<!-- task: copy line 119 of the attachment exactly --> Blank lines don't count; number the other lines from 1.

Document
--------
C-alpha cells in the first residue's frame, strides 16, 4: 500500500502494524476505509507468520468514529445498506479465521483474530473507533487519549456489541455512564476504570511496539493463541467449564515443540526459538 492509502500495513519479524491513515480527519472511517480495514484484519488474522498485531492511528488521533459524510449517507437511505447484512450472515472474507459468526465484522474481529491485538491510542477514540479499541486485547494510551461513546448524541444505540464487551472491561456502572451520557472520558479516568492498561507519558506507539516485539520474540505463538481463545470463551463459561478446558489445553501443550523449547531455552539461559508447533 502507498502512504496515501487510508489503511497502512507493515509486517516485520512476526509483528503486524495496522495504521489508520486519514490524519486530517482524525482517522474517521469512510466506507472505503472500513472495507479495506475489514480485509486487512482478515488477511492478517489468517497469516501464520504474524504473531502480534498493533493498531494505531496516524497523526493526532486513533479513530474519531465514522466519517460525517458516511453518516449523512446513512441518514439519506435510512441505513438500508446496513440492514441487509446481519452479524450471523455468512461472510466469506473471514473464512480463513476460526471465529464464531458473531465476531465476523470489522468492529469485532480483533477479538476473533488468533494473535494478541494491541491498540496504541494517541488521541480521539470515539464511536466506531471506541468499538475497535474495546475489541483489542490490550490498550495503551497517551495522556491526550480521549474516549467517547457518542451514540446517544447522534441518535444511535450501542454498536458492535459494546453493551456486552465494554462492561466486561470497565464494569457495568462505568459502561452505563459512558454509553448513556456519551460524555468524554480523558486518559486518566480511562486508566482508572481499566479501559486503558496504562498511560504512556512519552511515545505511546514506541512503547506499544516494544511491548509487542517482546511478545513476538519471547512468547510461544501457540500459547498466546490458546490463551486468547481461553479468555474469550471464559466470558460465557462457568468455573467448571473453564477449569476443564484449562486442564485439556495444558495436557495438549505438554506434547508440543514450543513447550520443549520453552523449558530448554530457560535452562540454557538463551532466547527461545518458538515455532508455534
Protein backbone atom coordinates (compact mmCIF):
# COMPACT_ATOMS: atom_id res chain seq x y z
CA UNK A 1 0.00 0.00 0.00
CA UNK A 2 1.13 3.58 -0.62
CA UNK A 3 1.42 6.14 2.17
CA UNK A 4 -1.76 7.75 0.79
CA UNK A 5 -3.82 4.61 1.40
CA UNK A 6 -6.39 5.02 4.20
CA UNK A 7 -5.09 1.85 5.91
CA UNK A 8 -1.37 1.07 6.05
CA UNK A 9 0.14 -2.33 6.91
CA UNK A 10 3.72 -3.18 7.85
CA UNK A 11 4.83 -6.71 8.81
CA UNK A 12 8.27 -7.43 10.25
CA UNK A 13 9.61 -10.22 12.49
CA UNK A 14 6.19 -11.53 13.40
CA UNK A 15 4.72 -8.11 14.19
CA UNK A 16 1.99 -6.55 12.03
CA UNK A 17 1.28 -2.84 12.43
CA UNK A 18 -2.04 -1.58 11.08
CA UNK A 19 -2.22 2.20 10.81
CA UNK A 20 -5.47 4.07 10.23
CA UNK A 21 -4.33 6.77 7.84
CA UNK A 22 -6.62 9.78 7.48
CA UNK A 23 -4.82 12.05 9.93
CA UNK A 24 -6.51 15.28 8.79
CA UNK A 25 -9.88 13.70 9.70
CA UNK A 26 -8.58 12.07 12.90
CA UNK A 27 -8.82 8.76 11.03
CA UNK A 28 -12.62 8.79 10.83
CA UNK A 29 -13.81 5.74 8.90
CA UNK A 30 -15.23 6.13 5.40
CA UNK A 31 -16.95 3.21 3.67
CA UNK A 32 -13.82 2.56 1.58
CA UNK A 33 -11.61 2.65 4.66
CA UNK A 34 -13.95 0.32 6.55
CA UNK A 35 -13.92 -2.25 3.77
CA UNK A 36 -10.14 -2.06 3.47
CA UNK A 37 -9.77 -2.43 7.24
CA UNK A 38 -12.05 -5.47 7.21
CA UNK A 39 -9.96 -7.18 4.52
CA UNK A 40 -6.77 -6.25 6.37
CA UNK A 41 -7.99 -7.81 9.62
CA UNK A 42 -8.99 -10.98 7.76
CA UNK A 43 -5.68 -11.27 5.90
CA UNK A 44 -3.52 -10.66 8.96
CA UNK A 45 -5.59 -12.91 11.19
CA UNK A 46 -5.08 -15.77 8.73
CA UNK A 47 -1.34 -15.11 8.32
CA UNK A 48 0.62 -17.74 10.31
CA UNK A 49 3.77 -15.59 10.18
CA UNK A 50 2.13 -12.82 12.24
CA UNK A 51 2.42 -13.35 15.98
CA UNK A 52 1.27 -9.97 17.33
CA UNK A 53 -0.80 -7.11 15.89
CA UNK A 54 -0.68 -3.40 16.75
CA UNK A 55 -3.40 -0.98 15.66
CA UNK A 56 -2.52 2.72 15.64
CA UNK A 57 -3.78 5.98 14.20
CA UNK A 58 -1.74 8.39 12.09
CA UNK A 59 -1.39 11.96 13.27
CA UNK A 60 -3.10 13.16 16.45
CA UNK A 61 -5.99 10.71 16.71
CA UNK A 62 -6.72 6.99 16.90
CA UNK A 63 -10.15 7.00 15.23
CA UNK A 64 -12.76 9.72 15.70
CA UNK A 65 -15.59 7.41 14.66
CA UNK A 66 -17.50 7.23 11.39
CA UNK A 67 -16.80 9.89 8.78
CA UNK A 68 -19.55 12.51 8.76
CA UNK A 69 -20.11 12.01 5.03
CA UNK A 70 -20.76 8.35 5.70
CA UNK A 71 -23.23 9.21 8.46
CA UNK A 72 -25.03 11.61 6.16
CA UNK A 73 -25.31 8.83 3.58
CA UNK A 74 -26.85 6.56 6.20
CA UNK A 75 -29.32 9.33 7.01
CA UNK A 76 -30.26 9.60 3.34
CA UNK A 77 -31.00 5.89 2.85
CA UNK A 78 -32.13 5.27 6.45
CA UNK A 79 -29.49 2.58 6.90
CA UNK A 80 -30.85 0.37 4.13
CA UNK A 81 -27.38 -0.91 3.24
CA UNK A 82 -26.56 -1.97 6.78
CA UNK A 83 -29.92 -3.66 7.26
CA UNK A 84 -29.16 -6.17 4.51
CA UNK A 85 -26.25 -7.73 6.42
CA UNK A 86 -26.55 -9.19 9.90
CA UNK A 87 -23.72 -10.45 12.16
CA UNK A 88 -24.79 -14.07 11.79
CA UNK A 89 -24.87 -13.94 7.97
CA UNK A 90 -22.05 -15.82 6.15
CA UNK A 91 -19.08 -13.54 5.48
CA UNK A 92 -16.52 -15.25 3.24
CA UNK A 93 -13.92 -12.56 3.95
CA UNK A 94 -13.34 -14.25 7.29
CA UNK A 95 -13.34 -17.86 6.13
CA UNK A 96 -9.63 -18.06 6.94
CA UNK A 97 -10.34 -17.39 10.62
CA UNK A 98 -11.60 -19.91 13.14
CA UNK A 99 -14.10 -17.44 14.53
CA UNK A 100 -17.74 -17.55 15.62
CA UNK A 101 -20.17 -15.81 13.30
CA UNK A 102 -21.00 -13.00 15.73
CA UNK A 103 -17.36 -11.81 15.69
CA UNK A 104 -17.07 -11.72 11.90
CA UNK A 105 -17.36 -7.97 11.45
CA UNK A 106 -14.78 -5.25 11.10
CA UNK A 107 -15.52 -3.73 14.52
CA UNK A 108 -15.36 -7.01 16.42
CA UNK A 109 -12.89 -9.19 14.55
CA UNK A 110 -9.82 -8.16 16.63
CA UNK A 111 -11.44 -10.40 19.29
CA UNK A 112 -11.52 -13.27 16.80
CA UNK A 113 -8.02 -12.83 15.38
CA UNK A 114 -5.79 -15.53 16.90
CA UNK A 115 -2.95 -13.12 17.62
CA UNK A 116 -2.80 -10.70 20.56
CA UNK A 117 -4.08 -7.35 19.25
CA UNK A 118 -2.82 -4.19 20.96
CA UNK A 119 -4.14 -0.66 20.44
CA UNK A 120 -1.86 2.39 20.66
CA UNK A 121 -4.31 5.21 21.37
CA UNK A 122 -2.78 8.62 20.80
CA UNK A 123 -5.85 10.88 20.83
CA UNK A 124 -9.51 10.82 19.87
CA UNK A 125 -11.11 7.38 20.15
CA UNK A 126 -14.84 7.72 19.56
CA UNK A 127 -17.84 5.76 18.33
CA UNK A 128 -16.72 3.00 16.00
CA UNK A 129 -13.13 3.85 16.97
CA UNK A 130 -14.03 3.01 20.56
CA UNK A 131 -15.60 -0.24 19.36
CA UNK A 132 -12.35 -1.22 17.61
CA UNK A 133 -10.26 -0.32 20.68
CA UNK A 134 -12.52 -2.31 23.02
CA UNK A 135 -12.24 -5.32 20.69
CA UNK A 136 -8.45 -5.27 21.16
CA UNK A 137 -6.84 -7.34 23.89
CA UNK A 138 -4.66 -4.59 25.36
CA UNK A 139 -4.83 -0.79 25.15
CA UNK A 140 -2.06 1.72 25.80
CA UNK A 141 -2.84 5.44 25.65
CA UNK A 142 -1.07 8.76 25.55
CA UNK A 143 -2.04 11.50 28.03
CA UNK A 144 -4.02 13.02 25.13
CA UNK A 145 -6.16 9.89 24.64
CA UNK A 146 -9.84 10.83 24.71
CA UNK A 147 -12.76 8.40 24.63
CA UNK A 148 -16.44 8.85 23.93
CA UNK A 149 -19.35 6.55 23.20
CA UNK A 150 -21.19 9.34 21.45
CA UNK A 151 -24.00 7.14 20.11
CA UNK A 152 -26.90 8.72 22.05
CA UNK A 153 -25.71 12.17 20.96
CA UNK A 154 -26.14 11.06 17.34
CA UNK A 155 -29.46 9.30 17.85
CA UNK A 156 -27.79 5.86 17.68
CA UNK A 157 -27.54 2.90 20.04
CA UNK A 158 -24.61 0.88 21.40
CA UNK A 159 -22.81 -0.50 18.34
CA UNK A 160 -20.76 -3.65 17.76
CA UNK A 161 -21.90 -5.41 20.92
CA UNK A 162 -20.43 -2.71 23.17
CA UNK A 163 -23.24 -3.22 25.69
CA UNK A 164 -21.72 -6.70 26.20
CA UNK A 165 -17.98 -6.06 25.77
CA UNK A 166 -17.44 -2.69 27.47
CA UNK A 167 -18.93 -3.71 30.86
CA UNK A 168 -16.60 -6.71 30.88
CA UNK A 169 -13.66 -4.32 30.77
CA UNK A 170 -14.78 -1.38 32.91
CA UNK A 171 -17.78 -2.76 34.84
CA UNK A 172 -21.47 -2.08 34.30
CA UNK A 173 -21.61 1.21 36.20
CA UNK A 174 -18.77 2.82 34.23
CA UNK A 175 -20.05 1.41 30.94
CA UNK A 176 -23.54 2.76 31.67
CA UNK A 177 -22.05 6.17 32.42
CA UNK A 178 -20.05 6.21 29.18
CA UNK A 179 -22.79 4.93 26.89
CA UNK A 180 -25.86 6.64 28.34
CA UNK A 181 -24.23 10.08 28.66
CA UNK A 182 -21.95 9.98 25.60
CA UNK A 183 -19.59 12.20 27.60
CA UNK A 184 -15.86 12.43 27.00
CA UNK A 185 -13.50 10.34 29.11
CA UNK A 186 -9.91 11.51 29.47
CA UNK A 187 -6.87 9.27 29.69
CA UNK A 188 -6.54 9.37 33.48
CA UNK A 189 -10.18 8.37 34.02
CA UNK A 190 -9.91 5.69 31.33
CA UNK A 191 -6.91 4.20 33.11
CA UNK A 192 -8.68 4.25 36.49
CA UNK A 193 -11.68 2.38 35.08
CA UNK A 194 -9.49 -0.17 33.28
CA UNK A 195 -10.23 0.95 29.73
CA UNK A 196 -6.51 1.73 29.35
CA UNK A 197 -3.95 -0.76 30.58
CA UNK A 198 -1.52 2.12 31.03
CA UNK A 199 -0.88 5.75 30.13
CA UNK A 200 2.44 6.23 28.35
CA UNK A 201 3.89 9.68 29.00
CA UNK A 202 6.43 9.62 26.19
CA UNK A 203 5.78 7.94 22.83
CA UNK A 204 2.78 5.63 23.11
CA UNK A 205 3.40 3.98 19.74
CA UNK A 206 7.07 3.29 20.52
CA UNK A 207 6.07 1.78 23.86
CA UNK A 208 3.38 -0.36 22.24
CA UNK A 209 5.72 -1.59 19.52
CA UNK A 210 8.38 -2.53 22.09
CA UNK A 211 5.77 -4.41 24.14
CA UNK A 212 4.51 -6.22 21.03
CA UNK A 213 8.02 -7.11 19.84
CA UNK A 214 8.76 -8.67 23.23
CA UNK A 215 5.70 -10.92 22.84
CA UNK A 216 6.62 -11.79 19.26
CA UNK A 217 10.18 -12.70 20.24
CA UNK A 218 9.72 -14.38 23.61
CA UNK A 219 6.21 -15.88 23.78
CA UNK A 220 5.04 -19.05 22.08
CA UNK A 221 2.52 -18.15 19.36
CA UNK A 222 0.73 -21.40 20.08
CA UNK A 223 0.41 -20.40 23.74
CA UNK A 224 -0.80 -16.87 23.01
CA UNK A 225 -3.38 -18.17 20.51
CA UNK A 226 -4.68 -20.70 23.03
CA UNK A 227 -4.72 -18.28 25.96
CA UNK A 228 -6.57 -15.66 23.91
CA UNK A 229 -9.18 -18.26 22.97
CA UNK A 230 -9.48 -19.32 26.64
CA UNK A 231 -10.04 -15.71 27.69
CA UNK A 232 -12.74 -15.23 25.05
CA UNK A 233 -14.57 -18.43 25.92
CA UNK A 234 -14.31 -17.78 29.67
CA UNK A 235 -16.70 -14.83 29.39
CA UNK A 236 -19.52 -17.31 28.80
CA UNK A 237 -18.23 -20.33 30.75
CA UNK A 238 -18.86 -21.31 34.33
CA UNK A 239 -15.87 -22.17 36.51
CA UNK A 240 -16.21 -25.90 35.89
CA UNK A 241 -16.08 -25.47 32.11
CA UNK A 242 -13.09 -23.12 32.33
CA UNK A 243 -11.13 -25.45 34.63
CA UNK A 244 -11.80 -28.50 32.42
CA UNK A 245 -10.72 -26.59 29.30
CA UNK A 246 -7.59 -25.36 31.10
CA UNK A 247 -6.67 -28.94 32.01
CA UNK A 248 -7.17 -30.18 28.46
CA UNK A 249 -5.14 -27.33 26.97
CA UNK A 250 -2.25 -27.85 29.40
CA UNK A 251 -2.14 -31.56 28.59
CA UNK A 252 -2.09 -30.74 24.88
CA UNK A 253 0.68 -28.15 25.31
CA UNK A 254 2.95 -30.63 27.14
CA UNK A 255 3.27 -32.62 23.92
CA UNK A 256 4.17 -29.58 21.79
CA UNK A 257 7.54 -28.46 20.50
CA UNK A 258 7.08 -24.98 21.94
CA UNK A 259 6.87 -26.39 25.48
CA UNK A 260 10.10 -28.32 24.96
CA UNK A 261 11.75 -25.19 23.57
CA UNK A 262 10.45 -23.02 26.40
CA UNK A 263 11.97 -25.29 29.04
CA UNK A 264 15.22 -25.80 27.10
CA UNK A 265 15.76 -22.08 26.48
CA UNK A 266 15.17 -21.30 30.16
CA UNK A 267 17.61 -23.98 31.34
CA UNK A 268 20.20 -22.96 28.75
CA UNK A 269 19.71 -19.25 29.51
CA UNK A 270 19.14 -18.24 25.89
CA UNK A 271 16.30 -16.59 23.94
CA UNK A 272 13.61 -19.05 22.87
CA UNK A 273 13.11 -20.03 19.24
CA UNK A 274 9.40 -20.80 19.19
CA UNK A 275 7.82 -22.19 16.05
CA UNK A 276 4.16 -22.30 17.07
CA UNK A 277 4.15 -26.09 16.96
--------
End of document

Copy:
CA UNK A 116 -2.80 -10.70 20.56